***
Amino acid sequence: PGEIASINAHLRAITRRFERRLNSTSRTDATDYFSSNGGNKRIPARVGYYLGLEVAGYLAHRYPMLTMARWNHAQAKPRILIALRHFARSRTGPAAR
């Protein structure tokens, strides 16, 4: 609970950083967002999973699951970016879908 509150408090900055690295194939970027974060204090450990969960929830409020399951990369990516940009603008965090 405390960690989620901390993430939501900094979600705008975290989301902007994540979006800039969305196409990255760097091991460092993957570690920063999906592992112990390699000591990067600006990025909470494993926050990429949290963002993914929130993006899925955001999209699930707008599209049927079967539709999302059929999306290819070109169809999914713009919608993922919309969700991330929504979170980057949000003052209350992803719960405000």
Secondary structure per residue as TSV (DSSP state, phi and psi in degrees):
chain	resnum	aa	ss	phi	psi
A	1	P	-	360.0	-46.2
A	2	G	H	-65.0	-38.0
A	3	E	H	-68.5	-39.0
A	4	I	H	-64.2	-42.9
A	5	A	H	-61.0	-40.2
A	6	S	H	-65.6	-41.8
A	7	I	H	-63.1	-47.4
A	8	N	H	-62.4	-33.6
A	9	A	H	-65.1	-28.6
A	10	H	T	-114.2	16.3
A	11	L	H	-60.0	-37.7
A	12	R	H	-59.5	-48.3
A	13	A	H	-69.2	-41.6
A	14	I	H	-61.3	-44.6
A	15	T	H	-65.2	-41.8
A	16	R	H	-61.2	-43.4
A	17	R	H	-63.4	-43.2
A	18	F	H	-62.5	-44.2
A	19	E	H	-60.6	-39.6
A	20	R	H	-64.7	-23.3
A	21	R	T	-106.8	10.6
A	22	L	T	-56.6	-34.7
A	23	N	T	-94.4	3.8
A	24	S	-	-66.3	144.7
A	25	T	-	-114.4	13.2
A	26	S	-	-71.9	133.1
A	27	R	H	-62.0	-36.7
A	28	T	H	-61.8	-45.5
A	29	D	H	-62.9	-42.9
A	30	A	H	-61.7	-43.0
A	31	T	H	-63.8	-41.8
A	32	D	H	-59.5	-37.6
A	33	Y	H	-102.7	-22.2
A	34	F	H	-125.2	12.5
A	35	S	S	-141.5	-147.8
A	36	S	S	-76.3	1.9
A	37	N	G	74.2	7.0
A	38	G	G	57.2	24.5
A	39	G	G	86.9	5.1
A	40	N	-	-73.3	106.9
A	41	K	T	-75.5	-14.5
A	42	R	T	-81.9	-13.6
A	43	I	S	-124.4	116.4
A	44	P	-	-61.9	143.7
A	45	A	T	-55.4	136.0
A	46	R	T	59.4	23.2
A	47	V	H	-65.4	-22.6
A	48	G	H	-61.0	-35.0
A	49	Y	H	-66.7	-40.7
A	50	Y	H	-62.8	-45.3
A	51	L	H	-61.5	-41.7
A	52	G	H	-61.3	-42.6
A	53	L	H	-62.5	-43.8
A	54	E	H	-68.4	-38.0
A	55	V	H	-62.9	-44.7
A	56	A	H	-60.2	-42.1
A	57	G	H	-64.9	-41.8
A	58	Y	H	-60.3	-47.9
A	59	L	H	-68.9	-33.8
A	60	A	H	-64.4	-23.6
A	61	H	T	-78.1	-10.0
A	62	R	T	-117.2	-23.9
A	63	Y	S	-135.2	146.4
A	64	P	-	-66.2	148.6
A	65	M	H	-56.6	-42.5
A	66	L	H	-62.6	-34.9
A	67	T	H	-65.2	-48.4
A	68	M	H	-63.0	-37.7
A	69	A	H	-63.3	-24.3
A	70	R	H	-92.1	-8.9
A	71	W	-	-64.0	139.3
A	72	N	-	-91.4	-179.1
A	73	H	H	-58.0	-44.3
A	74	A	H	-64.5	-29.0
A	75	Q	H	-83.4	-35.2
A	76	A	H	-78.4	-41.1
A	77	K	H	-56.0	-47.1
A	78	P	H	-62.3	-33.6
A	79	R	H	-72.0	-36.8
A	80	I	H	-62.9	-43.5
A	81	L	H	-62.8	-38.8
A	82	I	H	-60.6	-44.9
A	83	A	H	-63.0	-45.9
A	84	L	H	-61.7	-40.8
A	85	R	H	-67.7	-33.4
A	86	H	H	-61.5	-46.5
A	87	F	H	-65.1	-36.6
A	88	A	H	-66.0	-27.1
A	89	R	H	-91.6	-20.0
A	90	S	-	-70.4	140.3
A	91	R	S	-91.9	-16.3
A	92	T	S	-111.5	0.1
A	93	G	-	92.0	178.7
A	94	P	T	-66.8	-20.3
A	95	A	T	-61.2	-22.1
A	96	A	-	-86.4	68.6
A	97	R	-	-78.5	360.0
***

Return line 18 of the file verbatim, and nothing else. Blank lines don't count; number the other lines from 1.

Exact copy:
A	14	I	H	-61.3	-44.6